The U.S. Navy records only two commissioned warships named for the state of Illinois—the current Virginia-class submarine SSN-786 and Battleship No. 7 of 1901. Yet five years before the first commissioned Illinois was launched, the Navy operated for a brief period another full-size “battleship” of the same name off Chicago. This one, however, was constructed mainly of brick and mortar, had no underwater hull, and could not float, let alone sail. This Illinois was the centerpiece of the Navy’s exhibit at the World’s Columbian Exposition of 1893.
The ersatz Illinois was the brainchild of Navy Captain Richard Worsam Meade, a battle-hardened veteran of the Civil War with a “sulphuric vocabulary.” Exhibition directors “resorted to placing cotton in their ears” when dealing with him. Nevertheless, he persuaded the Navy to part with $115,000—about $3.3 million today—to construct a full-size replica of the recently launched coast-line battleship Indiana (Battleship No. 1).
The work of overseeing the replica’s design and construction, begun in the summer of 1891, could not have been in better hands. It was entrusted to Bureau of Construction and Repair naval architect Frank W. Grogan, who was in charge of the design of the Indiana class. The faux Illinois was built on a foundation of pilings driven into Lake Michigan’s bottom near Chicago’s Jackson Park. When completed, she appeared as if moored to the Navy pier that jutted into the lake from outside the exposition’s central lagoon.
The hull sides from the berth to main deck were constructed of brick laid to the contour of the Indiana and covered with a smooth coating of Portland cement, which faired the lines. Below the berth deck, the hull was formed by steel plates, which extended well into the water below. The major shapes—superstructure, turrets, and 13- and 8-inch guns—were made of wood framing brought to final shape by cement over metal lathing. The details and fittings, however, were all Navy issue.
As completed, the “ship” was 348 feet long with a beam of 69 feet, 3 inches. It was said that an experienced sailor would have had a very difficult time discerning the copy from the real thing. Most likely building on this exaggeration, the Chicago Tribune reported that Grogan “had the satisfaction of witnessing a person become seasick on his imitation man-of-war.”
While most large pieces were replicas, two authentic 6-inch guns were mounted on either beam and used for gun-handling demonstrations. Newspaper reports, however, mixed fact with fiction. One report cited the guns as “6 1/2-inch,” a caliber of breech-loaders never used by the U.S. Navy. Complicating this fiction is a note that their carriages had “perforations” made by a 6-pounder gun. “It was said that no gun carriage would be accepted by the Navy until they took a shot at it. If the perforation was clean and the carriage did not crack then it was acceptable for use.” Forget that the carriage was damaged and weakened by the hole.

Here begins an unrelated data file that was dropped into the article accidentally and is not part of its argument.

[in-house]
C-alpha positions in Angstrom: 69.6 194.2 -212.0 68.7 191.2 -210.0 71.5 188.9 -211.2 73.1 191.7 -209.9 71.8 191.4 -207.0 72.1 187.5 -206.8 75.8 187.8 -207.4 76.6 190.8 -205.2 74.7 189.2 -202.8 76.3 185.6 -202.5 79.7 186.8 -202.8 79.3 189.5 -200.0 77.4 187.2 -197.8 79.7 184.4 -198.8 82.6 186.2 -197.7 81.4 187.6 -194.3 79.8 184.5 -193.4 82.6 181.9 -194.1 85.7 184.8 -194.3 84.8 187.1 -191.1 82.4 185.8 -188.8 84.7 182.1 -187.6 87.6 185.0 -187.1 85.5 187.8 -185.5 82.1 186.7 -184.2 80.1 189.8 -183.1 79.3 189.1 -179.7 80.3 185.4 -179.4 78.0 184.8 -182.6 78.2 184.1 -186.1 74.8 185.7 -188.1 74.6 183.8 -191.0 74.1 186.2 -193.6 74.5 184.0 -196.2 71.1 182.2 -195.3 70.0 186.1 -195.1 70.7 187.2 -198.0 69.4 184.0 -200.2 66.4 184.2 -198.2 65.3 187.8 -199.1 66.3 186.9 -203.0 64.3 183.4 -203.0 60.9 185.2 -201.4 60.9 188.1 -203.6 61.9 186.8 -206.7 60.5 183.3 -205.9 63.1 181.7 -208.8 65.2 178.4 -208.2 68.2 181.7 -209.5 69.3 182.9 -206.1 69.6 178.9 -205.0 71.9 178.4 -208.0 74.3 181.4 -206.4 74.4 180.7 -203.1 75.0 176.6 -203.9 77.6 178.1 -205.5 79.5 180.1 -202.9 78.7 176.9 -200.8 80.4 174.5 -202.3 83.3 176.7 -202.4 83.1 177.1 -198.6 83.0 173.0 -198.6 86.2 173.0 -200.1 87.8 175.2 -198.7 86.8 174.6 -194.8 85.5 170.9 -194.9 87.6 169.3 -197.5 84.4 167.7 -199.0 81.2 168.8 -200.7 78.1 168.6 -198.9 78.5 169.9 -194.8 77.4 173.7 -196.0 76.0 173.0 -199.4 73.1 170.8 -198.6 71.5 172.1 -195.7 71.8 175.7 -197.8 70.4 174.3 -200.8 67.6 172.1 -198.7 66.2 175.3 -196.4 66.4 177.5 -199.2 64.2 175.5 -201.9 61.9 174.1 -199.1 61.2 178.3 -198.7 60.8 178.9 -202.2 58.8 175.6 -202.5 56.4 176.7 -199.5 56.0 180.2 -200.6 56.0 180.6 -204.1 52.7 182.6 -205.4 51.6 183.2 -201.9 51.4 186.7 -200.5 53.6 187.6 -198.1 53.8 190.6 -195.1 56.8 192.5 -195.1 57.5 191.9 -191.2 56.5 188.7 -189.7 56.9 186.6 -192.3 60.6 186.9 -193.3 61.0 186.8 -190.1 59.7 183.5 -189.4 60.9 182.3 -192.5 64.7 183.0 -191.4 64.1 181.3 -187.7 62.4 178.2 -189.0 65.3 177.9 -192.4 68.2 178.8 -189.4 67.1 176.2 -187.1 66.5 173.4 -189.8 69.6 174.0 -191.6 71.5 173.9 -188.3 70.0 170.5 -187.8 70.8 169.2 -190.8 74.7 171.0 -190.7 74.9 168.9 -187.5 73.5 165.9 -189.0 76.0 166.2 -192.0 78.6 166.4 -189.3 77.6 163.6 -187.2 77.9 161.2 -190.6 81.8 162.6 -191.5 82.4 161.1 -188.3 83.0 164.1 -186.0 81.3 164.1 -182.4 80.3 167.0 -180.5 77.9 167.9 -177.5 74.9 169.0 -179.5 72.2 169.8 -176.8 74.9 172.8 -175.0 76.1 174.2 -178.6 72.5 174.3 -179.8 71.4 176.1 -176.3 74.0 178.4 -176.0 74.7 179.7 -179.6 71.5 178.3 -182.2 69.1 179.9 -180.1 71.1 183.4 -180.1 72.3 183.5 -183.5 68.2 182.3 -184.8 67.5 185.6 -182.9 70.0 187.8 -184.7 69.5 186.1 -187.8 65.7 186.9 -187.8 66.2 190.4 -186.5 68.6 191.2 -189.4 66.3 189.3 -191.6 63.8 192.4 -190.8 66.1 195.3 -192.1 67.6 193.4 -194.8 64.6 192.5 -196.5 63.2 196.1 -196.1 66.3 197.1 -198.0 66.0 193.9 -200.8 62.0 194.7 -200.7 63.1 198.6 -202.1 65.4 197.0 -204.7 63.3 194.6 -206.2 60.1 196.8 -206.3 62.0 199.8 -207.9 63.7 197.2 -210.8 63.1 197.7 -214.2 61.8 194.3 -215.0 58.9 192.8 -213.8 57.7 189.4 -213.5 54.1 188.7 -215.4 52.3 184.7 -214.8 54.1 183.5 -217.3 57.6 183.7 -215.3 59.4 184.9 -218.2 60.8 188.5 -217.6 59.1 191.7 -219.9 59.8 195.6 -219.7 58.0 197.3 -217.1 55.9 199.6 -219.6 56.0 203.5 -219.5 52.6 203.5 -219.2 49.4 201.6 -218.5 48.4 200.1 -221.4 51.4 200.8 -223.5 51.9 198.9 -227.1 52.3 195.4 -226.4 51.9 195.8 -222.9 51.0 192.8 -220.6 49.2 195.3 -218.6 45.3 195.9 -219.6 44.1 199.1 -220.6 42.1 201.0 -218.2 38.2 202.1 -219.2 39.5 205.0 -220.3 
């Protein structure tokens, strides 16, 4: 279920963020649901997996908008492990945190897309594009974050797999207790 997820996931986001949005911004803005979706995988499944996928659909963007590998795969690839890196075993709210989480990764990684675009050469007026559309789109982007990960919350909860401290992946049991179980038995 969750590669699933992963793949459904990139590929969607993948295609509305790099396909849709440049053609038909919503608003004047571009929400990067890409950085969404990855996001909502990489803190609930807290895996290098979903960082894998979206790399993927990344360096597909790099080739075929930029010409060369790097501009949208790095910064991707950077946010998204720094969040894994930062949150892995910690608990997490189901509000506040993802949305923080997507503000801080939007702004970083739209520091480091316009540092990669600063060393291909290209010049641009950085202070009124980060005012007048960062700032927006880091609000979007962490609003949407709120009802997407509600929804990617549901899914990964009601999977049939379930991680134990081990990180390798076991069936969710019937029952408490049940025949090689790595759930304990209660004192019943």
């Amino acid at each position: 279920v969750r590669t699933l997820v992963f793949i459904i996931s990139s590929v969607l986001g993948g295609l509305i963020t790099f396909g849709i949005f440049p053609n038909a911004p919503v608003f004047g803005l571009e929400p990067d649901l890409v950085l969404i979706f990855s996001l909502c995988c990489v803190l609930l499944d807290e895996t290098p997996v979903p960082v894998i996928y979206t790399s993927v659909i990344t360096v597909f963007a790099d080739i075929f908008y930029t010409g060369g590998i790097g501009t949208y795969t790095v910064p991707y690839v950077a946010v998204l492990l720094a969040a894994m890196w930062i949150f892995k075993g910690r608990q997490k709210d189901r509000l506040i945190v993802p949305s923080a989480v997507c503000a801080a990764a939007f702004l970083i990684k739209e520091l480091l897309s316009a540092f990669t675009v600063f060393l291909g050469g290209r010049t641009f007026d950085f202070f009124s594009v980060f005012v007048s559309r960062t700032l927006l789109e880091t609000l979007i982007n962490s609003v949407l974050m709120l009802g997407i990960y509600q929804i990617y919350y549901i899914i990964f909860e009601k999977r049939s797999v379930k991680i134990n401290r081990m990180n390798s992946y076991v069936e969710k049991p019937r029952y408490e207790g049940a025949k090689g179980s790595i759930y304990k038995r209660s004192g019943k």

Captain Meade and his executive officer, Lieutenant Commander Edward D. Taussig, commanded a crew of 200 sailors and Marines. Far fewer than a standard crew of more than 450, their responsibilities focused on public relations, with displays of boat, torpedo, and gun drills.
The mock battleship was a fair favorite. On the Fourth of July, the Tribune declared, “No spot at the Exposition proved more attractive to visitors than the battleship Illinois.” More than 6,000 an hour stepped foot on her main deck. “As late as 5 p.m. they were still marching aboard the battleship, three abreast, as eagerly as if their lives depended on it.” Taussig “treated all hands to beer early in the morning and watermelons in the evening.” With no little sarcasm, the crew was reported to be “feeling first-rate.”
After the exposition closed in October, plans were made to move the structure to serve as headquarters for the recently organized Illinois Naval Militia. The foundation was begun in June 1894, but the transfer never happened. Although the display was turned over to the state for use of the militia, that organization soon dissolved. Equipment transferred “on loan” became a political hot potato between the Secretary of the Navy and the state of Illinois.
On 25 April 1895, the Tribune ran a very brief one-sentence note: “The battleship Illinois is still moored at Jackson Park, but it looks as if the rats had abandoned it.” By December, the remains were sold to a wrecking company for $1, and in January 1896, the ersatz Illinois was reported “nearly gone.”
On 10 February 1897, construction of the authentic battleship Illinois was begun at Newport News Shipbuilding & Dry Dock Co. in Newport News, Virginia.